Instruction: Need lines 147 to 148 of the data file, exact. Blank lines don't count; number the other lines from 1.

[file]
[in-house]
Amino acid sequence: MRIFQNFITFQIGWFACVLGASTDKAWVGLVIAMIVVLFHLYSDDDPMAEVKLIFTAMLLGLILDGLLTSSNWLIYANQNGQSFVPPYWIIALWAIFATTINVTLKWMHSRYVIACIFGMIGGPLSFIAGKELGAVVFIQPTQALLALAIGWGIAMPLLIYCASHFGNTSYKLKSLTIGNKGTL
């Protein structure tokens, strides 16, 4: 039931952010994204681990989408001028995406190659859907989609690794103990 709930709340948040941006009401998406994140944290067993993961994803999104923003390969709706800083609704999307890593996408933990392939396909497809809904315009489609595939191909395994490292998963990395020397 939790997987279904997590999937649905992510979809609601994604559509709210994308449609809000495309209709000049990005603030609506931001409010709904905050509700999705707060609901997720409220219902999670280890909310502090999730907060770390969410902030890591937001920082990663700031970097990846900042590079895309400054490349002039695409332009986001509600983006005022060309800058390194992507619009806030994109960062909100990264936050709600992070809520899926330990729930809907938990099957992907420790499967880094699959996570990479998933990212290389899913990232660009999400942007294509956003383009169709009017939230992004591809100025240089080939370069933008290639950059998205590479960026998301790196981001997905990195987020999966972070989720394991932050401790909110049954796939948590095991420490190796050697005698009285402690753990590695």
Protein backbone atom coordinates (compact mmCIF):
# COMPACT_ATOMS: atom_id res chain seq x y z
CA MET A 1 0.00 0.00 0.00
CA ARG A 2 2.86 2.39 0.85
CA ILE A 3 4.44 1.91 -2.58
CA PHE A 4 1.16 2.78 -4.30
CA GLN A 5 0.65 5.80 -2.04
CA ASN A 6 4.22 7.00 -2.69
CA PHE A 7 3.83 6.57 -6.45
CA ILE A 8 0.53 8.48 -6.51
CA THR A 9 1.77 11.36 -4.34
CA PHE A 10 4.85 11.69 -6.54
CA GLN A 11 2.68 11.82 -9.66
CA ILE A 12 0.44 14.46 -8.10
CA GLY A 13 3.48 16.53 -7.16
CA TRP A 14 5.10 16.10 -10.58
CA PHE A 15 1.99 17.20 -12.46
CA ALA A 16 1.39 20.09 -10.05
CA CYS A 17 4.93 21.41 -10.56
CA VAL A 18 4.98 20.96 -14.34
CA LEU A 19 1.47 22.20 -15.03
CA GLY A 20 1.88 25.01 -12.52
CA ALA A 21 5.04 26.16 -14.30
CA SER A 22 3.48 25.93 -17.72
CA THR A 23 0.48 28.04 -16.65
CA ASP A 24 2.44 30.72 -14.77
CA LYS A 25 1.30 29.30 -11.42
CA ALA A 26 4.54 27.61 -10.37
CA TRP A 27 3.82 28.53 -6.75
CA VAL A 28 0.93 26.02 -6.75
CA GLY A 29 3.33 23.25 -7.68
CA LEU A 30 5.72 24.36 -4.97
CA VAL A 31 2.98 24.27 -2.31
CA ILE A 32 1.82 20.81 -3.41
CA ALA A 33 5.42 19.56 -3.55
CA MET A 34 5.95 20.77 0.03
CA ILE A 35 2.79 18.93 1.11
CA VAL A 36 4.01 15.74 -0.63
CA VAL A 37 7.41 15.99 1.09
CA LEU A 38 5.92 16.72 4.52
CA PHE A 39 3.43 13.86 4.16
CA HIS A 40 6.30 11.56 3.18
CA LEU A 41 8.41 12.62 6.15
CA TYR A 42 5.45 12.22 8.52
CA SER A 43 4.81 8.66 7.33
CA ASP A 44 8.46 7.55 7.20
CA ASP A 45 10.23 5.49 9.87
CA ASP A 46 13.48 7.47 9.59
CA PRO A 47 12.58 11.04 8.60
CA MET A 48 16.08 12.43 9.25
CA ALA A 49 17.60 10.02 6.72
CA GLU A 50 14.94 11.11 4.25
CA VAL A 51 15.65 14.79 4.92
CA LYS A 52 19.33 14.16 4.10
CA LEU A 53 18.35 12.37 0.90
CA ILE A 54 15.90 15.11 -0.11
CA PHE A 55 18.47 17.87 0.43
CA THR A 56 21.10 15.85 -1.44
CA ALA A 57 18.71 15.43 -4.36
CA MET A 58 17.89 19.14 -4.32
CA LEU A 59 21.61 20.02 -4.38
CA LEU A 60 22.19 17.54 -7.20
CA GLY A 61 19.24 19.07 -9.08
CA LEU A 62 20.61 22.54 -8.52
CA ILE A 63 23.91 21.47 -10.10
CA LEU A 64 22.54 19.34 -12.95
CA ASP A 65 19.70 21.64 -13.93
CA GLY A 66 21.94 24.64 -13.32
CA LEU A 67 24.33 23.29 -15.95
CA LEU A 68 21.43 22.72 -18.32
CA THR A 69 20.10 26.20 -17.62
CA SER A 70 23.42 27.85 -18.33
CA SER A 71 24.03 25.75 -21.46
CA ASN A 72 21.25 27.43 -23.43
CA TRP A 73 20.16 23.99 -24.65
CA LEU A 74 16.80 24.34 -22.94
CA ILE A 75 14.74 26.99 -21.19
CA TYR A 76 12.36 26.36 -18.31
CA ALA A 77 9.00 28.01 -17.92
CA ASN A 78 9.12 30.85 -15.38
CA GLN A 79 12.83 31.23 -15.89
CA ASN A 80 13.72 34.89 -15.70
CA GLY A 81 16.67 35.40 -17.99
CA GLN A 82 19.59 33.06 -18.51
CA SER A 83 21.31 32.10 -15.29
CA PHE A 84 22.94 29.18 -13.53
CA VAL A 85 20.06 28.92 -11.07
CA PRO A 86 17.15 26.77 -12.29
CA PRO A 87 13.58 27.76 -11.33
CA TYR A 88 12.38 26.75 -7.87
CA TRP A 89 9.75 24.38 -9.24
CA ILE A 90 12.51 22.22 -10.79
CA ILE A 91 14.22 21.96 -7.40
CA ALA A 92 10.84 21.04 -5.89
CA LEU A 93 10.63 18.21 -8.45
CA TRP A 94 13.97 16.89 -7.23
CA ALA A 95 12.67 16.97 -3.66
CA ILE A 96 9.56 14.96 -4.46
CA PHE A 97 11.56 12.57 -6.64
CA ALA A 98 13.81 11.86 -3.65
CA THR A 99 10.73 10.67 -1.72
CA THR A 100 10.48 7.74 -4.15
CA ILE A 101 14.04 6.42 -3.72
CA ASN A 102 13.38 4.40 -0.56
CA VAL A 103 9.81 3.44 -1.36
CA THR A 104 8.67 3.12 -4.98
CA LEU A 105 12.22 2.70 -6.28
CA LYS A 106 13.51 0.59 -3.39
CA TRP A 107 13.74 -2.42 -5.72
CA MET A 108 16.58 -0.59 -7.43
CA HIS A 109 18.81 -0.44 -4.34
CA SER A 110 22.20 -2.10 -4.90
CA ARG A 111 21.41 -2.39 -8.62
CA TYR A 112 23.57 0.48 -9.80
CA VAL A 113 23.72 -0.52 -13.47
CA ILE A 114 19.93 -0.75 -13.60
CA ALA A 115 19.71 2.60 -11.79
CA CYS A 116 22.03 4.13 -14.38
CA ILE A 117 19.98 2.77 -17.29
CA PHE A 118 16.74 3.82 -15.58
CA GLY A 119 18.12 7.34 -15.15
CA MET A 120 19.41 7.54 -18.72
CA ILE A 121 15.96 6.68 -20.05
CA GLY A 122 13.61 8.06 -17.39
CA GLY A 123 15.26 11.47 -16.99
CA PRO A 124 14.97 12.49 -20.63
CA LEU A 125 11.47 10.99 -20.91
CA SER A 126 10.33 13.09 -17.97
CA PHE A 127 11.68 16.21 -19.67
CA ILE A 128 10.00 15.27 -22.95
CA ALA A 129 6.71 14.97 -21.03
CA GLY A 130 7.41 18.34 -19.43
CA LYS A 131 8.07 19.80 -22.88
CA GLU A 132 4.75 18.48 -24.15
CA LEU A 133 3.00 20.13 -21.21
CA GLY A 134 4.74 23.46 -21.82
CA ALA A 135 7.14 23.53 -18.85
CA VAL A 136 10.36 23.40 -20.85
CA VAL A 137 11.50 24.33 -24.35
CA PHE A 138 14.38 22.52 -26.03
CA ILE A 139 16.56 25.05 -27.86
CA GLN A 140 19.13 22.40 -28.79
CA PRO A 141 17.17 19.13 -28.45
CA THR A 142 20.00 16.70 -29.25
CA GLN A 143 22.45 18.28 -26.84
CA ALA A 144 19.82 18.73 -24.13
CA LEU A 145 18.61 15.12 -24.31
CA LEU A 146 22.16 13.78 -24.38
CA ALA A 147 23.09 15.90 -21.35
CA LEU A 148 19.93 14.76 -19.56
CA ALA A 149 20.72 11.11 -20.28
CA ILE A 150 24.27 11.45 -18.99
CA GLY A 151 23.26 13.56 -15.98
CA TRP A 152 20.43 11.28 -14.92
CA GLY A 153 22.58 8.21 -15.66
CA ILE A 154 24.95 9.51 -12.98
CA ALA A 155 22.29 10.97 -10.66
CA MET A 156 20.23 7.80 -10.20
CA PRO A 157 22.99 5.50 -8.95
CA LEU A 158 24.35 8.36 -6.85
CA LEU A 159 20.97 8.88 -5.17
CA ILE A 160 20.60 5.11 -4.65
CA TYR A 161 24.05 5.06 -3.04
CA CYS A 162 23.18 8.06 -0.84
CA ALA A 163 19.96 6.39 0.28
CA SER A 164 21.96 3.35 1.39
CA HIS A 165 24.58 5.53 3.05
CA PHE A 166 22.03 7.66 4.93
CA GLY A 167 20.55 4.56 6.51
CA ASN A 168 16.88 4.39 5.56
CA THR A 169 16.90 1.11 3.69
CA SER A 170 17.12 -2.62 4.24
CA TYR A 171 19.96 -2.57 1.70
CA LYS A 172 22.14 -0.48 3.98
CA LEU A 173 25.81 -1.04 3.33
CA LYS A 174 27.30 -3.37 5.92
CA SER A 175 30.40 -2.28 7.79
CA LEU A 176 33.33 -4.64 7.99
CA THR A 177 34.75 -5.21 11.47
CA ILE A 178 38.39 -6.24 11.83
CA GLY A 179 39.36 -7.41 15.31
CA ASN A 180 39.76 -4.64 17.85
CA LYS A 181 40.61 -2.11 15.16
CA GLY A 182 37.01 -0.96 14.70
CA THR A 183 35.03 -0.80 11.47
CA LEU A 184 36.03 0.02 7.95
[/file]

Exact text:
CA THR A 142 20.00 16.70 -29.25
CA GLN A 143 22.45 18.28 -26.84